Tom Gordon
Tom Gordon.JPG
Gordon with the New York Yankees in 2005
Pitcher
Born: (1967-11-18) November 18, 1967 (age 54)
Sebring, Florida
Batted: Right
Threw: Right
MLB debut
September 8, 1988, for the Kansas City Royals
Last MLB appearance
May 3, 2009, for the Arizona Diamondbacks
MLB statistics
Win–loss record138–126
Earned run average3.96
Strikeouts1,928
Saves158
Teams
Career highlights and awards

Thomas Flynn Gordon (born November 18, 1967), nicknamed "Flash," is an American former professional baseball right-handed pitcher and current radio color commentator for the Boston Red Sox. Gordon played in Major League Baseball (MLB) for the Kansas City Royals (1988–1995), Boston Red Sox (1996–1999), Chicago Cubs (2001–02), Houston Astros (2002), Chicago White Sox (2003), New York Yankees (2004–05), Philadelphia Phillies (2006–2008), and Arizona Diamondbacks (2009). In 1998, he won the Rolaids Relief Man of the Year Award and led the American League (AL) in saves and games finished. In 1998-99, Gordon set a then-MLB record with 54 consecutive saves.

Early life

Gordon was one of several children born to Annie and Thomas Gordon.[1] He was raised in abject poverty and his parents could not afford a telephone.[2] Gordon attended Avon Park High School in Avon Park, Florida, and was a letterman in baseball.[1] He was selected in the sixth round of the 1986 MLB Draft by the Kansas City Royals. He received a $38,000 signing bonus.[2]

Professional career

Kansas City Royals (1988–1995)

Gordon began his career as a starting pitcher with the Kansas City Royals, first appearing in five games at the age of 20 late in the 1988 season. He became an immediate sensation in Kansas City the following year, posting a 17-9 record and a 3.64 ERA in his first full season, and he finished second in the 1989 Rookie of the Year balloting. Gordon also recorded 153 strikeouts in 1989, the tenth highest total in the American League, which earned him the nickname "Flash."

Gordon continued to post top-10 strikeout totals during the 1990 and 1991 seasons, but his number of wins dropped each year while his ERA crept upwards. Finally, in 1992 Gordon had one of the worst season of his career, posting a 6-10 record and a 4.59 ERA. He bounced back with seasons of 11 or 12 wins from 1993 to 1995, but he never quite regained his rookie form. Prior to the 1996 season, Gordon left Kansas City and signed as a free agent with the Boston Red Sox.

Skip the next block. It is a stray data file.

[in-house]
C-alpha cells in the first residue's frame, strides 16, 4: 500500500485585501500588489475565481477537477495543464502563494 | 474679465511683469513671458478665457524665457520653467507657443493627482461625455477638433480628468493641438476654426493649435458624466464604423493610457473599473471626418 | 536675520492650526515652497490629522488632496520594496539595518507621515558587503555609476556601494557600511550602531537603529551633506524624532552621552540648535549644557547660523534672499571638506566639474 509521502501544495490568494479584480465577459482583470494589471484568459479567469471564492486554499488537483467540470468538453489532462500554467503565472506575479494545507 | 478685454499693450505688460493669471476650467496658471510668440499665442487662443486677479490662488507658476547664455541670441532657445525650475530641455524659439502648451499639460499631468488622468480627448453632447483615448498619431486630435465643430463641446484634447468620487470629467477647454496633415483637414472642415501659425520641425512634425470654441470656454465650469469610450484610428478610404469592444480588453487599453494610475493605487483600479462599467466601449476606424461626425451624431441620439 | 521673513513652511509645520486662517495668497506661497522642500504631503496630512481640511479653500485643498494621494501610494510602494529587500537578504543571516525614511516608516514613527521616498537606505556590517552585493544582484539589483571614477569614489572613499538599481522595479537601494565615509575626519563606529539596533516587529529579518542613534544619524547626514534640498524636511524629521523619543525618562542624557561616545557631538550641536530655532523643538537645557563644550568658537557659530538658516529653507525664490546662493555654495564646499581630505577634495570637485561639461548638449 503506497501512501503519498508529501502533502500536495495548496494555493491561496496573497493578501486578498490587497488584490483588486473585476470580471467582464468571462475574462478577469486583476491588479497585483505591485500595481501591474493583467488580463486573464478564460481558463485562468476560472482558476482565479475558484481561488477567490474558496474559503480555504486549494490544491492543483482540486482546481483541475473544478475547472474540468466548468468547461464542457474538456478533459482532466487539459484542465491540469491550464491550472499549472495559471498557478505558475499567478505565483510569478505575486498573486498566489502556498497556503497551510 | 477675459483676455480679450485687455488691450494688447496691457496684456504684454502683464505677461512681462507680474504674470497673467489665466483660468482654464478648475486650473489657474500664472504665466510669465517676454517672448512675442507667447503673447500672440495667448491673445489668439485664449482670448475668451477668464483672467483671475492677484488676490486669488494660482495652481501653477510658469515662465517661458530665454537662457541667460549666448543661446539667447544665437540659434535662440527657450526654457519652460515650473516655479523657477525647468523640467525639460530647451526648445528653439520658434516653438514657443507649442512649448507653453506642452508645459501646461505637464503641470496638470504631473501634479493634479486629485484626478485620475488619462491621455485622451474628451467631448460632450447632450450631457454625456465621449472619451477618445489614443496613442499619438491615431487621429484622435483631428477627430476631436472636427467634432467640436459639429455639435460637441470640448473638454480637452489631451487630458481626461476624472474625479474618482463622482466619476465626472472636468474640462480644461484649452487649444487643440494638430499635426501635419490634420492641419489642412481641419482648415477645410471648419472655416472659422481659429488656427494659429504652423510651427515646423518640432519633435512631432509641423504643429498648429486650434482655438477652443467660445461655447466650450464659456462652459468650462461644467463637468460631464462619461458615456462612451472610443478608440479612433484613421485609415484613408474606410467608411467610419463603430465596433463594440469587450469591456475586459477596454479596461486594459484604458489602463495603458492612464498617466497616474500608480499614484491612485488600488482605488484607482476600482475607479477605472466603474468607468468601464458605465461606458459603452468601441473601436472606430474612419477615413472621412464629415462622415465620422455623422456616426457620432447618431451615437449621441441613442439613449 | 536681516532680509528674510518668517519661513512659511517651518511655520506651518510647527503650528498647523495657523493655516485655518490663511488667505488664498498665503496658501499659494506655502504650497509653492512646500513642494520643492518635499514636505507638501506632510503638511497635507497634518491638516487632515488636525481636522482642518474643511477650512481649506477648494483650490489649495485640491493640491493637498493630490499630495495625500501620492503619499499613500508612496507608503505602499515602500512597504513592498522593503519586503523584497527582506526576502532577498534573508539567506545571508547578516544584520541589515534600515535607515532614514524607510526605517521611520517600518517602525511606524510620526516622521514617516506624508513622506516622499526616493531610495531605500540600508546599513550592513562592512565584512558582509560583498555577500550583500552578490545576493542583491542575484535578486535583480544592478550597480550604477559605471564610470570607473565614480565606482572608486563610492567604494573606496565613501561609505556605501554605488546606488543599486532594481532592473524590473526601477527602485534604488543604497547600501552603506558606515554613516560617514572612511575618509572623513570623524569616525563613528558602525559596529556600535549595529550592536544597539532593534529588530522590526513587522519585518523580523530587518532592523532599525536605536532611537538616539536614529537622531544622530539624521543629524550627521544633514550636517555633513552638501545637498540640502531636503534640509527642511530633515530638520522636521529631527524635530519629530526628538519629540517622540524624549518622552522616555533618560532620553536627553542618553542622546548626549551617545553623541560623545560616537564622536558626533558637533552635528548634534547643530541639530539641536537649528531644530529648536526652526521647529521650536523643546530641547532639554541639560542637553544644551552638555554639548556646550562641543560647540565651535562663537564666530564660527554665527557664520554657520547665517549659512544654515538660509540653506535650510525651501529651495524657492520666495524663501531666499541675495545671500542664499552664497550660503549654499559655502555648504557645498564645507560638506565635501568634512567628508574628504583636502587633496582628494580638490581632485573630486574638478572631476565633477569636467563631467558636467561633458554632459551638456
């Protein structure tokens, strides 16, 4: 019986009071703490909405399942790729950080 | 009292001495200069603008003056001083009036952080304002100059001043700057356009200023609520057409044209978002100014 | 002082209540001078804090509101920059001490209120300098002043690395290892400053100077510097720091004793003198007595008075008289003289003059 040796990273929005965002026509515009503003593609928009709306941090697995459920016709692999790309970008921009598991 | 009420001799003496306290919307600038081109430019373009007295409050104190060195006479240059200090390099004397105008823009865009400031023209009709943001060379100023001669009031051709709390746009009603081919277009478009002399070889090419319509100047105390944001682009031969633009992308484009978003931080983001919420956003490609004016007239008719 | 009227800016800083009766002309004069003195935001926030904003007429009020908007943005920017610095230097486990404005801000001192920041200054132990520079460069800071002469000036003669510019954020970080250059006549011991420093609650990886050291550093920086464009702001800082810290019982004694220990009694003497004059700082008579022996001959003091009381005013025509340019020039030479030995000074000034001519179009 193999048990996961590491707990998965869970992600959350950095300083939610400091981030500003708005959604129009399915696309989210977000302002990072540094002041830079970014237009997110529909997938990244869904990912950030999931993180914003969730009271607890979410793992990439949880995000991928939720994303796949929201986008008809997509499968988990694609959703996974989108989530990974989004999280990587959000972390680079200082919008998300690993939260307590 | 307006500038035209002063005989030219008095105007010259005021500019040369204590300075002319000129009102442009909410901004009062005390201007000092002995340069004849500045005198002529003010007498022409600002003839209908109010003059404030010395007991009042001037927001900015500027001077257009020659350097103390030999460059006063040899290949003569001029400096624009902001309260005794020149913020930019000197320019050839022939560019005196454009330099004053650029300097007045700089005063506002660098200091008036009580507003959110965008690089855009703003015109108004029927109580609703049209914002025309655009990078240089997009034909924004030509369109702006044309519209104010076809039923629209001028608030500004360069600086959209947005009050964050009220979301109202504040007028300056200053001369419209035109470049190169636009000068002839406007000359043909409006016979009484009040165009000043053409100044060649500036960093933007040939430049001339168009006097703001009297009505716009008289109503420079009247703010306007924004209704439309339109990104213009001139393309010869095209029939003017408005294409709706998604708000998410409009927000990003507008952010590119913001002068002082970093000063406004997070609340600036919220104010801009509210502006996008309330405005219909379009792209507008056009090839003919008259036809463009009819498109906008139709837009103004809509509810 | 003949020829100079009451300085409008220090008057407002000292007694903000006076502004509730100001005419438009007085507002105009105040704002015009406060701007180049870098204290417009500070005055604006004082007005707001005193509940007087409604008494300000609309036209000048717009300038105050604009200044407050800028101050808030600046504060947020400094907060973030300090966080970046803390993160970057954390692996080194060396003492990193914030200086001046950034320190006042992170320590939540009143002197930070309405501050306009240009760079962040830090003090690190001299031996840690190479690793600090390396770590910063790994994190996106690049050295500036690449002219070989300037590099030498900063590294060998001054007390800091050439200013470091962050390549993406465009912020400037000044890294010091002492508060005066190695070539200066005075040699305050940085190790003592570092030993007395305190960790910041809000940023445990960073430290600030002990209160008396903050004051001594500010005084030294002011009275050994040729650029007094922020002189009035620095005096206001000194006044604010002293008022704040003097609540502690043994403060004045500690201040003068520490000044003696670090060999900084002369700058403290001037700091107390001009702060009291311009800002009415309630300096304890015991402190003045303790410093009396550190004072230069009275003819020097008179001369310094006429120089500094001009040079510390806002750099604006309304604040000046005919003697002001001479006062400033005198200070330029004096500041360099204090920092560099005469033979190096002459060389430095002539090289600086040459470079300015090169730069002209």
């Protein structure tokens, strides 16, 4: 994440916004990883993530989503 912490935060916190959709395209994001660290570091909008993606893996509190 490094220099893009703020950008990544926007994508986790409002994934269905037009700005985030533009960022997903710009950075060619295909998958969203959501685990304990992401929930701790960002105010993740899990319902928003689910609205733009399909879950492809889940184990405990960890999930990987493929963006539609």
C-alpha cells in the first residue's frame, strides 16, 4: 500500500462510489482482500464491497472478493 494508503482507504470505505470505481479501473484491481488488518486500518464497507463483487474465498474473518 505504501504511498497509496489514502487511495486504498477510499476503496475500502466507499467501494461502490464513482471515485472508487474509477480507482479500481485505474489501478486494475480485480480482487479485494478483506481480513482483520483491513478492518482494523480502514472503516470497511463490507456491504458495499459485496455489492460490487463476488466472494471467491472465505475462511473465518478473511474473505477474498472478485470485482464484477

Boston Red Sox (1996–1999)

In his first season in Boston, Gordon had a 12-9 record and a 5.59 ERA – the highest ERA of his career to that point. Over the next two years, however, the Red Sox converted Gordon from a starting pitcher to a closer and his career reignited. In 1998, Gordon set the club's single-season record for saves (46), with 43 of them in a row, and was named to his first All-Star Team. His success continued in 1999 setting a major league record with his 54th consecutive save in June, but an ongoing elbow injury limited him to just 21 appearances, which required ulnar collateral ligament reconstruction (or UCL) also known as Tommy John surgery, that forced him to spend all of 2000 on the disabled list. His popularity in Boston at this point led New England-based writer and Red Sox fan Stephen King to reference him as the object of infatuation for the young protagonist of the 1999 novel The Girl Who Loved Tom Gordon.

Chicago Cubs (2001–2002)

The Chicago Cubs, who were in the process of massively overhauling their pitching staff, signed Gordon to a two-year, $5 million contract on December 15, 2000.[3]

Houston Astros (2002)

On August 22, 2002, the Cubs, who had little interest in retaining Gordon as a closer after obtaining Antonio Alfonseca at the end of spring training,[4] traded him to the Houston Astros in exchange for pitching prospect Russ Rohlicek and two players to be named later, later named as Travis Anderson and Mike Nannini.[5] He was blocked from closing on his new team by bullpen staple Billy Wagner, as well as by setup man Octavio Dotel, but Gordon found his position as a middle reliever for Houston.[6] After going 1–3 with a 3.02 ERA in 33 appearances between Chicago and Houston, Gordon's family sent him a bouquet to celebrate that he had closed the season in full health for the first time since 1999.[7]